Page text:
‘I’m going to kill those men.’

He turned his back on Daxx and strode down the corridor and out the smashed front doorway onto the street.

Daxx did as he was told. He turned away and jogged to the end of the corridor. He opened a door that led outside. A man stood there, momentarily as surprised as Daxx, believing he had been pointlessly set on guard. Daxx recovered first and smashed him in the face with his elbow then sprinted away as the stunned man crumpled to the ground.

He rounded a corner. The man who had saved him was waiting.

Daxx turned his head to look behind him, he expected the stunned man to be following.

‘We should keep moving, I hit a man but he should be coming right behind me.’

‘No. He’s dead.’

‘What?’ Daxx said. He was surprised. Firstly, how could the man possibly know and secondly, Daxx had not hit hard enough.

‘I know you’re confused. But your first helper will kill him,’ the man said.

‘First helper?’ Daxx said with annoyance. ‘And who are you then?’

‘I can’t tell you that.’

‘Why not?’

‘Because I never did.’

‘Who’s trying to kill me? It has to be a mistake right?’ Daxx asked.

The man was not looking at Daxx as he asked his questions. He stared at the sky and between buildings at distant mountains.

‘This planet was beautiful,’ the man said.

Daxx shook his head in frustration.

‘I’m sorry,’ the man said. His nostalgia gone. ‘The Revisionists want you dead. There’s no mistaken identity.’

‘The Revisionists?’ Daxx asked.

‘Their reach is extensive, Daxx, although they deflect mainstream attention’

‘I’ve nearly completed a paper proving them wrong.’

‘Exactly,’ the man exclaimed. ‘Confirming theories on life in the Universe, sentient or not, is dangerous. Power and money is involved.’

Daxx stared at the man, unable to fathom that he was to be killed for an unpublished scientific paper.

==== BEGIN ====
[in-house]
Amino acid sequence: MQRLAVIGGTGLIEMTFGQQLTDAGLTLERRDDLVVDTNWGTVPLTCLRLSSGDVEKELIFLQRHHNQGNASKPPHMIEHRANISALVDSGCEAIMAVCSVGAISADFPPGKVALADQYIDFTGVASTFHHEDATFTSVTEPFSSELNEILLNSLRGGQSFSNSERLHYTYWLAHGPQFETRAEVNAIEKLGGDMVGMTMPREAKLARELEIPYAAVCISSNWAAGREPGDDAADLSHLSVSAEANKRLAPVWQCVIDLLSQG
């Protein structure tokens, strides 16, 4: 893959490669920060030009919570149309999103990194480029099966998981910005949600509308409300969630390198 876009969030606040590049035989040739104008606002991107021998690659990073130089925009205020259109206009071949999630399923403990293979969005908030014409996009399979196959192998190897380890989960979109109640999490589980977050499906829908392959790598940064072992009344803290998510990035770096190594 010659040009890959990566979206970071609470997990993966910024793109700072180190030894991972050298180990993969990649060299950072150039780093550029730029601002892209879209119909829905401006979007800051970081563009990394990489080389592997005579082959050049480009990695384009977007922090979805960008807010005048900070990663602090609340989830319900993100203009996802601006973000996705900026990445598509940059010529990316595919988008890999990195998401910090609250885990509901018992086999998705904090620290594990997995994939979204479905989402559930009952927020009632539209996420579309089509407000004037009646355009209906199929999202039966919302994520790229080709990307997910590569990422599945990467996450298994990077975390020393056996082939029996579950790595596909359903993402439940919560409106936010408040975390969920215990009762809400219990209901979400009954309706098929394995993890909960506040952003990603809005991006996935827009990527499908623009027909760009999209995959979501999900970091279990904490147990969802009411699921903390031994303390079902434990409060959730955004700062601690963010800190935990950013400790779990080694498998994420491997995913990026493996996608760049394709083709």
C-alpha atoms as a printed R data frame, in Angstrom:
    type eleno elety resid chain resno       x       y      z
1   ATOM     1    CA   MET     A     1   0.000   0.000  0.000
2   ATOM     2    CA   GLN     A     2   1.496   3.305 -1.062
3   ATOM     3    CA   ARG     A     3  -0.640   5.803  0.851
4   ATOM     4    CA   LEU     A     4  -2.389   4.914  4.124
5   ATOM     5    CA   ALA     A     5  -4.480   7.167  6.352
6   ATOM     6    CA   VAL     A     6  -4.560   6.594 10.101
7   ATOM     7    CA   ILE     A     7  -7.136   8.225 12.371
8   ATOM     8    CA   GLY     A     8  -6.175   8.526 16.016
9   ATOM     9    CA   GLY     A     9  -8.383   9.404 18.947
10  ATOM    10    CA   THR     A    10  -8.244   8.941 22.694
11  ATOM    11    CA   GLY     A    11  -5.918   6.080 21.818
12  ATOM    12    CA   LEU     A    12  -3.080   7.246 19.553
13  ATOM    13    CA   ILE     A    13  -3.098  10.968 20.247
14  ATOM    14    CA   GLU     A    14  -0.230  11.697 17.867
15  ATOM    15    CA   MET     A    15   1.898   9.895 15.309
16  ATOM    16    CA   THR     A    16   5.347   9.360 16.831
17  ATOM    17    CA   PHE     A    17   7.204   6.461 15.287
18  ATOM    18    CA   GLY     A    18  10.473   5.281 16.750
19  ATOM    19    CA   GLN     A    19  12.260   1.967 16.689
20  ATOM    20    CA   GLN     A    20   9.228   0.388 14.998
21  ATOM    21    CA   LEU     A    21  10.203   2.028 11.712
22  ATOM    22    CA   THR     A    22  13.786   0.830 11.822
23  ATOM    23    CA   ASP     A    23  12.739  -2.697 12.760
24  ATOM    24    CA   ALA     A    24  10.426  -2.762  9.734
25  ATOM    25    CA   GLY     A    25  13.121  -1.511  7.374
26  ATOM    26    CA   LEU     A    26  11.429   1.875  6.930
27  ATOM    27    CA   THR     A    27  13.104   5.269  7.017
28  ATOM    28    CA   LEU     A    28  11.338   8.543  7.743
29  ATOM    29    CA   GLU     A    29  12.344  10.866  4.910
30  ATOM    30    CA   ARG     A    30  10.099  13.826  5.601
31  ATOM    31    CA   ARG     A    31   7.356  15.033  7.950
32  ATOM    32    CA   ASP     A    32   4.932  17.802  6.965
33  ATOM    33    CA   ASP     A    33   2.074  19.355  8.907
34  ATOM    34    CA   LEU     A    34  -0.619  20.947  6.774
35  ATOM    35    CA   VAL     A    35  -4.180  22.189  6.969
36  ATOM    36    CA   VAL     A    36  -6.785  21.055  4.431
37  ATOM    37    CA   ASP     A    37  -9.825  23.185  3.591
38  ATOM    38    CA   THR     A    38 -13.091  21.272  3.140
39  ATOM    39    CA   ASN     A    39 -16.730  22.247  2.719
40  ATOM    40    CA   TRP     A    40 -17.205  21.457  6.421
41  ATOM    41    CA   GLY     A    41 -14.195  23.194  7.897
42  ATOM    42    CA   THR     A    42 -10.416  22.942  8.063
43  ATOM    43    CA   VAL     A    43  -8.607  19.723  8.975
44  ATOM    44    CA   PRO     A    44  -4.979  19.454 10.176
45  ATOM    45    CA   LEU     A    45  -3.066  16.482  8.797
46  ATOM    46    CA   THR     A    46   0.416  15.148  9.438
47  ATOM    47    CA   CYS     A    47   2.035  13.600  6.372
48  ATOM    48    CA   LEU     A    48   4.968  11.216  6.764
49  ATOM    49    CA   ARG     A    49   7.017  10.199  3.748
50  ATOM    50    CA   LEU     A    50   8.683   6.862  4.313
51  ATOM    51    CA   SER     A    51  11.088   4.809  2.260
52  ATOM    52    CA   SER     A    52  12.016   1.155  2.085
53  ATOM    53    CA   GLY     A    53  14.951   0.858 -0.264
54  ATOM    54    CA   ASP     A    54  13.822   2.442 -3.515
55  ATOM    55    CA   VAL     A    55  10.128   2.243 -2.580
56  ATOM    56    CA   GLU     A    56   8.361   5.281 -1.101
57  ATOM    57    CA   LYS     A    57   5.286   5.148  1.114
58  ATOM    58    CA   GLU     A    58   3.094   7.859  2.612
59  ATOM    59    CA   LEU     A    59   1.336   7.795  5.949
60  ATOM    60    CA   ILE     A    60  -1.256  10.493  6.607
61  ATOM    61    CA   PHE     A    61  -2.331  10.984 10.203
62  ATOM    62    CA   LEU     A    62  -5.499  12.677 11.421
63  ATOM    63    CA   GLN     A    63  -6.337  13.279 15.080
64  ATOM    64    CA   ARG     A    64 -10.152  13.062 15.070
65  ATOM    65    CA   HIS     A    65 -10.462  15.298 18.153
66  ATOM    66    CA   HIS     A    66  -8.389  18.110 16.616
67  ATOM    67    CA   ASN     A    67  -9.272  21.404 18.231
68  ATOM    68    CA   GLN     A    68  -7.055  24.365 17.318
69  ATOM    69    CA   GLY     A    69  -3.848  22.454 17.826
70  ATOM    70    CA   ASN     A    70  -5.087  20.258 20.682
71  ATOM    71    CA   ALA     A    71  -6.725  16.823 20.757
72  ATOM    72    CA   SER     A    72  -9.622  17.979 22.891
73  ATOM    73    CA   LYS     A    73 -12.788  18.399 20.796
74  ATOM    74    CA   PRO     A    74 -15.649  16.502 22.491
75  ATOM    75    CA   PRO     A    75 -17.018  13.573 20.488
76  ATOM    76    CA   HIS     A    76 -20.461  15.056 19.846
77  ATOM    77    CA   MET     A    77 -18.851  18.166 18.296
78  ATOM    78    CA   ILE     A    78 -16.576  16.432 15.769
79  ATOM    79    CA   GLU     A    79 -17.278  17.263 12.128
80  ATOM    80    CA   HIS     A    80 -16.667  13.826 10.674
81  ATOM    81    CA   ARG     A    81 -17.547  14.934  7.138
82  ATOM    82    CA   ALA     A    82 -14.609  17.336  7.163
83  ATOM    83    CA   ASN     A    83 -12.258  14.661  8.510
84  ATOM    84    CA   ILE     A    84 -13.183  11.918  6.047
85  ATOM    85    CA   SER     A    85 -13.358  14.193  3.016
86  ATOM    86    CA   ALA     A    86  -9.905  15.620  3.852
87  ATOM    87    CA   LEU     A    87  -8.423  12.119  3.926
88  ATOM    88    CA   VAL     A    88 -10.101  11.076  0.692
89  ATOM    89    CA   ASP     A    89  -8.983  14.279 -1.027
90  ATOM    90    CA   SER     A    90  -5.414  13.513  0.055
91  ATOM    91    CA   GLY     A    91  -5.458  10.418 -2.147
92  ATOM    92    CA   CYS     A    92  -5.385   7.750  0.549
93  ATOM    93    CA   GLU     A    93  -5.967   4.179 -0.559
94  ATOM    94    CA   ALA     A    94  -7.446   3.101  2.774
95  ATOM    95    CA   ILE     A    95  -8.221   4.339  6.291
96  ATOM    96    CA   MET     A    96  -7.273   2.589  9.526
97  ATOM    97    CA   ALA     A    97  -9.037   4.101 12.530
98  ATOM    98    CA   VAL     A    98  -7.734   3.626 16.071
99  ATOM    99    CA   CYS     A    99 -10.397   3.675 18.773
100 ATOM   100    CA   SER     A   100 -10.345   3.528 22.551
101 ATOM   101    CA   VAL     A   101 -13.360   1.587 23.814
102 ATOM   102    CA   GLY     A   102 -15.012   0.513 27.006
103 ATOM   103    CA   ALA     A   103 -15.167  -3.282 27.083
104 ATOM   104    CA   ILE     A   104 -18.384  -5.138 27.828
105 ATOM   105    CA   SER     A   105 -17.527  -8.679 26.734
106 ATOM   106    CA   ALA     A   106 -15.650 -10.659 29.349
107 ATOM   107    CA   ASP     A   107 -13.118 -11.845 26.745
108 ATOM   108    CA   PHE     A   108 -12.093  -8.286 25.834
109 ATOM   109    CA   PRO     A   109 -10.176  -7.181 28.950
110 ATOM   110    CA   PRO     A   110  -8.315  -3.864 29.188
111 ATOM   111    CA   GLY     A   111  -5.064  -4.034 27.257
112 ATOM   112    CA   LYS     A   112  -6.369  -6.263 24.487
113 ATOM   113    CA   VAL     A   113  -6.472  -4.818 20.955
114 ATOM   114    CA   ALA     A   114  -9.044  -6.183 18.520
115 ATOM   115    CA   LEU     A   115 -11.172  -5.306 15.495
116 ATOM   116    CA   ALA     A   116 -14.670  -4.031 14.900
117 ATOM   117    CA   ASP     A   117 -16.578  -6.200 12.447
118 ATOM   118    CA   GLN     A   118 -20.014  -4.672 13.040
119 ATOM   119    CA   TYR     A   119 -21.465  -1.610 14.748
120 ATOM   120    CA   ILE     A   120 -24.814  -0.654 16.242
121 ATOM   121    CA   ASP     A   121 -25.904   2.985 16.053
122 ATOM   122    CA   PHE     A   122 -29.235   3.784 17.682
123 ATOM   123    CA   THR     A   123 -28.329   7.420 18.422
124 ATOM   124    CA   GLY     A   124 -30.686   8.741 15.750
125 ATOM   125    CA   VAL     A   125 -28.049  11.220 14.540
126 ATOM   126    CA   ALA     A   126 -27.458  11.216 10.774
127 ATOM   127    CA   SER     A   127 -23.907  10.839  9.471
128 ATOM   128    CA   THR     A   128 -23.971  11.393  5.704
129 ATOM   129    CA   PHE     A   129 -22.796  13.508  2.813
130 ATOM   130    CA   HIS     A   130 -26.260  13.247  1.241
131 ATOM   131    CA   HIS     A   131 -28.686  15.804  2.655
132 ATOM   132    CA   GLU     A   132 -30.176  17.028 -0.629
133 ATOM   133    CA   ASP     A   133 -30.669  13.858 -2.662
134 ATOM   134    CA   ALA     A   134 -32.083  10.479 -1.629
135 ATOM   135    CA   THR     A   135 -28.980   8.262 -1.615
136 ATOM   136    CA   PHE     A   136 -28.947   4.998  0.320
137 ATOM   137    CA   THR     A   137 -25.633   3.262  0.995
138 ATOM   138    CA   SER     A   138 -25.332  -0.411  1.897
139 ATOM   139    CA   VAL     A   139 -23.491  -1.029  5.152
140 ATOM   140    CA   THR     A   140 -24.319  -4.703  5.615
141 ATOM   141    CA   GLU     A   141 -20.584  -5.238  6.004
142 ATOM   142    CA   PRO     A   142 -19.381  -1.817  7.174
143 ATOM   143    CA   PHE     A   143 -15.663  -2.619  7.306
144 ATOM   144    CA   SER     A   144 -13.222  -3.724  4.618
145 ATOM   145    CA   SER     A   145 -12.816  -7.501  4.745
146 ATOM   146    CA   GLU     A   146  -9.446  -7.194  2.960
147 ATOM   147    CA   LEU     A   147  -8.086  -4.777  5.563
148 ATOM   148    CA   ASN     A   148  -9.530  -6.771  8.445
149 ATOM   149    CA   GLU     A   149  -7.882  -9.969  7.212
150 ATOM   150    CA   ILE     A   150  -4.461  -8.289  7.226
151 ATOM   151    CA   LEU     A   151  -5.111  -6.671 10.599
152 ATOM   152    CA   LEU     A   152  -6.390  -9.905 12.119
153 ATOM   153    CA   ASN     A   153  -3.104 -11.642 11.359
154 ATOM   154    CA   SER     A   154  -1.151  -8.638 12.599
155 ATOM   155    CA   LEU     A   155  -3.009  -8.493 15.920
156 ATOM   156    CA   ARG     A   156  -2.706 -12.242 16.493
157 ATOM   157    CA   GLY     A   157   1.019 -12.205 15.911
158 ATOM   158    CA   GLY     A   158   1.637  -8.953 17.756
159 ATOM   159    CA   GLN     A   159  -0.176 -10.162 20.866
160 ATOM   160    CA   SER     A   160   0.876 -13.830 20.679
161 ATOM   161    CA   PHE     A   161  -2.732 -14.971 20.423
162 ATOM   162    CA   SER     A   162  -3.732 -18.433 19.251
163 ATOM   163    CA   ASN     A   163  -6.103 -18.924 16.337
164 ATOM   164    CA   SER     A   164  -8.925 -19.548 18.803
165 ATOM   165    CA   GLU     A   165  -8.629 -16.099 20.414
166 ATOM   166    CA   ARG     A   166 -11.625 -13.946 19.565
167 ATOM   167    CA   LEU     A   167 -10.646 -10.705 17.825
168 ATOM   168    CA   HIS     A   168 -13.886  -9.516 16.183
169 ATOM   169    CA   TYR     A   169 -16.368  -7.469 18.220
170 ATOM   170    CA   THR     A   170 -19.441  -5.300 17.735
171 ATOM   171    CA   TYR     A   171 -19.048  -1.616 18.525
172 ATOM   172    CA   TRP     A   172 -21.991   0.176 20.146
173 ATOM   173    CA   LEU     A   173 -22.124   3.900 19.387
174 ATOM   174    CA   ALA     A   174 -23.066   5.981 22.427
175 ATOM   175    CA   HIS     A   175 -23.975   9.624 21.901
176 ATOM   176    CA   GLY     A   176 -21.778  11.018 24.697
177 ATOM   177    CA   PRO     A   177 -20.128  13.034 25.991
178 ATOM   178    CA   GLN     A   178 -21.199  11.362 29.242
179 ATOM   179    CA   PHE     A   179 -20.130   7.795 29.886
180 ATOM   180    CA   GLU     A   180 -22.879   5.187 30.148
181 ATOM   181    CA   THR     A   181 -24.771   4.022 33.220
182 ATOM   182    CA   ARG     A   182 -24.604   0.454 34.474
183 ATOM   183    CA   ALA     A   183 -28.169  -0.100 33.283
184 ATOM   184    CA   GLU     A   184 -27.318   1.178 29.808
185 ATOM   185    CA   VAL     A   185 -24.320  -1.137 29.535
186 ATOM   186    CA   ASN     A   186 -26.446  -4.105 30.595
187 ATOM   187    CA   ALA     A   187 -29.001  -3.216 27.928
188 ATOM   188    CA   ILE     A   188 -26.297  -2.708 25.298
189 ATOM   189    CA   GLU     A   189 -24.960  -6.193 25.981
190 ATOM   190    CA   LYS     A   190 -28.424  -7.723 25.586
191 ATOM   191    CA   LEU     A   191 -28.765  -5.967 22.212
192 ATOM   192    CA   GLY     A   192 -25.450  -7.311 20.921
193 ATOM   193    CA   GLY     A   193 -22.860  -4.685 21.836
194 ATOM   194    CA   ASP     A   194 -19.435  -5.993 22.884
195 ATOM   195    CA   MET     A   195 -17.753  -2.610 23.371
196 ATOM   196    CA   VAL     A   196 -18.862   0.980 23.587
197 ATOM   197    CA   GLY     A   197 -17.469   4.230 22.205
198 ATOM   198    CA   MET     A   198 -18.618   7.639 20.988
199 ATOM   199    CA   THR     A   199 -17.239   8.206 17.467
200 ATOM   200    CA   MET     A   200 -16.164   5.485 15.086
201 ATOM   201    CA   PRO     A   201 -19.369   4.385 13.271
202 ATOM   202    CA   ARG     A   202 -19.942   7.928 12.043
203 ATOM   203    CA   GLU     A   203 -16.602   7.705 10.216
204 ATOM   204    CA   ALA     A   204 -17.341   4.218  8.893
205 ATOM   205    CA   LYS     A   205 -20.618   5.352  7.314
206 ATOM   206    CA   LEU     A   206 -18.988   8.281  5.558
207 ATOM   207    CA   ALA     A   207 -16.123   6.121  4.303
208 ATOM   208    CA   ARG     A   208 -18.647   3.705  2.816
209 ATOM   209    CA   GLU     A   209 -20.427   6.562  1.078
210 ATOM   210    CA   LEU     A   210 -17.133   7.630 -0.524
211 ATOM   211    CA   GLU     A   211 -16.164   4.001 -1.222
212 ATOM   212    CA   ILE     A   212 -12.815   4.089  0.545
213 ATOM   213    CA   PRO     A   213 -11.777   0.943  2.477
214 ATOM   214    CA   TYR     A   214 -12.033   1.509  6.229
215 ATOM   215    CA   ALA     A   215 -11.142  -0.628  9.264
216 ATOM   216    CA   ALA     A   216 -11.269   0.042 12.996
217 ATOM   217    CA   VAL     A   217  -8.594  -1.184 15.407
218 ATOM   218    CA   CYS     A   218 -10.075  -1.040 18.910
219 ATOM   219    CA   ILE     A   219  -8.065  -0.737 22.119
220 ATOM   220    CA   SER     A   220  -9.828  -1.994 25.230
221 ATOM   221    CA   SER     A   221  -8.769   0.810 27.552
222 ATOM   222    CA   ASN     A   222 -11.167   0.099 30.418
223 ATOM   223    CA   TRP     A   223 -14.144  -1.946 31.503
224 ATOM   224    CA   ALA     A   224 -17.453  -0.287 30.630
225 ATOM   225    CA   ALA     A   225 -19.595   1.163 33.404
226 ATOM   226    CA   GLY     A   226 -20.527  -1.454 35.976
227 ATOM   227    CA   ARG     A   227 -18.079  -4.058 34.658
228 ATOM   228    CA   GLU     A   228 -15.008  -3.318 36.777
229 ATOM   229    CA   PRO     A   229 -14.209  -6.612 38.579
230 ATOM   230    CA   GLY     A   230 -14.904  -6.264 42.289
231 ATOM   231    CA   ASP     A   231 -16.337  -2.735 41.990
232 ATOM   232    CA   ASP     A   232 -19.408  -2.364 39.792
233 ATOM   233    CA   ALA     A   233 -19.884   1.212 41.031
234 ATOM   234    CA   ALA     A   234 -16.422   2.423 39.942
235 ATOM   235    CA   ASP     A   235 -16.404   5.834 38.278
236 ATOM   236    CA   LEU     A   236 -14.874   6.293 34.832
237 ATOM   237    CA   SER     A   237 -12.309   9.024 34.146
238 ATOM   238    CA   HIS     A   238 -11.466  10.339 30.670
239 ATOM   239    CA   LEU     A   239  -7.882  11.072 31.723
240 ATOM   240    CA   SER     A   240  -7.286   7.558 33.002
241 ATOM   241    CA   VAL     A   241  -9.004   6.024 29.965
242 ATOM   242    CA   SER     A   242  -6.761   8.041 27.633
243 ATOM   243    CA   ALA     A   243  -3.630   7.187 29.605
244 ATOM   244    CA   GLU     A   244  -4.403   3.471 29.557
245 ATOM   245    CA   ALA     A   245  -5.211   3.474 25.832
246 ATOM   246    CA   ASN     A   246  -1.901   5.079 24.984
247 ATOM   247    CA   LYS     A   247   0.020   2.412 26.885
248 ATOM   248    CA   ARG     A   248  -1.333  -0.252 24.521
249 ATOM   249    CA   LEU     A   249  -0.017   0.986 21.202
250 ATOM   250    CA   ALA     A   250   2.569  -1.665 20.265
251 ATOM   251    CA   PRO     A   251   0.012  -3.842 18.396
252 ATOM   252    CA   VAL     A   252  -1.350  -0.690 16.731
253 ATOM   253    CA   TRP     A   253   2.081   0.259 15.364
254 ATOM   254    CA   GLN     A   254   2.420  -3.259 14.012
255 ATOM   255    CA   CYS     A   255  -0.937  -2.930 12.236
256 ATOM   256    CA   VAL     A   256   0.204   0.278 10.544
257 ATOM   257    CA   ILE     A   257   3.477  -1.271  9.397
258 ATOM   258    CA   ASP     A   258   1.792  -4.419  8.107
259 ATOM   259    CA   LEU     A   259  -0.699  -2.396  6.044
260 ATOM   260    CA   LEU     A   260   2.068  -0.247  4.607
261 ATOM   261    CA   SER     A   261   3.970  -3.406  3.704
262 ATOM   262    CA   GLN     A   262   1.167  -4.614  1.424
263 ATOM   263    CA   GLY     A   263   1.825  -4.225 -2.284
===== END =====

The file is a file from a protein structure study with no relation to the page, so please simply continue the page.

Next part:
‘Submit your draft today. There will be repercussions but that’s inevitable.’

‘You sound like you know what’s going to happen.’

‘Daxx,’ the man’s voice became gentle, like talking to an intelligent child. ‘The laws of planetary motion and gravity are one of the greatest achievements in Physics, right?’

Daxx wondered what the point was.

‘And then they were found inadequate. The concept of space-time was developed by, perhaps, the greatest genius of all time.’

‘What are you talking about?’ Daxx said. He was annoyed. This was under-graduate stuff.

‘What I am telling you, is that your name will be the first spoken when people talk of science. Ahead of all others that have been, and all others that will ever come.’

Daxx stared at the man. He must be a fool.

The man smiled. ‘I am no fool,’ he said.

‘Just three things Daxx,’ the man said, ‘just three little things to work on.’ The man laughed. ‘Find the true nature of space; find the true nature of time; and harness and channel external powers sources through organic structures.’

The man silently stared at Daxx.

‘And keep that layman’s introduction. The one you’re thinking of removing,’ the man continued. ‘It will get you media attention and save your life.’

The man walked quickly away and turned a corner. Daxx followed but the man was nowhere to be seen.

Daxx sat before his computer that evening and re-read the introduction he had decided to remove. It wasn’t completely bad, he thought. Although inappropriate for a scientific discussion. But he did as the man suggested and uploaded the draft to a public location.

The draft paper went viral overnight and the public media published his introduction under a contentious headline. Daxx upset many powerful people. He would never work in a paid, public position again.

Chapter 2

This is the introduction that was published:

The universe began with space and time rushing in all directions, creating themselves as they went. It cooled and the fundamental particles of matter emerged. They coalesced into the simplest elements. Turbulence and gravity clumped the pockets of matter that spiraled and squeezed until the first stars were born. Light, energy and subatomic matter thrown out from those first furnaces raced angrily through the young universe adding to the turbulence. The universe was alive with cause and effect.

Matter acted on matter and galaxies were formed. Only the simplest elements existed.

A sequence of events of infinitesimal probability caused a cluster of those first stars, in one galaxy only, to mingle close together and then violently explode, all reaching the ends of their lifetimes within a million years of each other. An improbable instantaneity.

A single smallish star was born out of the deaths of those first stars. A group of planets formed around it from the spiraling dust and gas. In a small volume of the universe all the elements existed to sustain carbon-based life and rocky, icy planets.

Life evolved on one of those planets. Sentient life emerged. Technologically aware life arose. Nowhere else have conditions existed long enough. The universe is impossibly young. It is less than five billion years old.

That star is our star. That planet is our planet. We are the first sentient race in the Universe. This paper proves that we are truly alone.

Our responsibility is enormous.

End of ‘Maiden Gods’ Sample.



Posted December 17, 2011 by Mark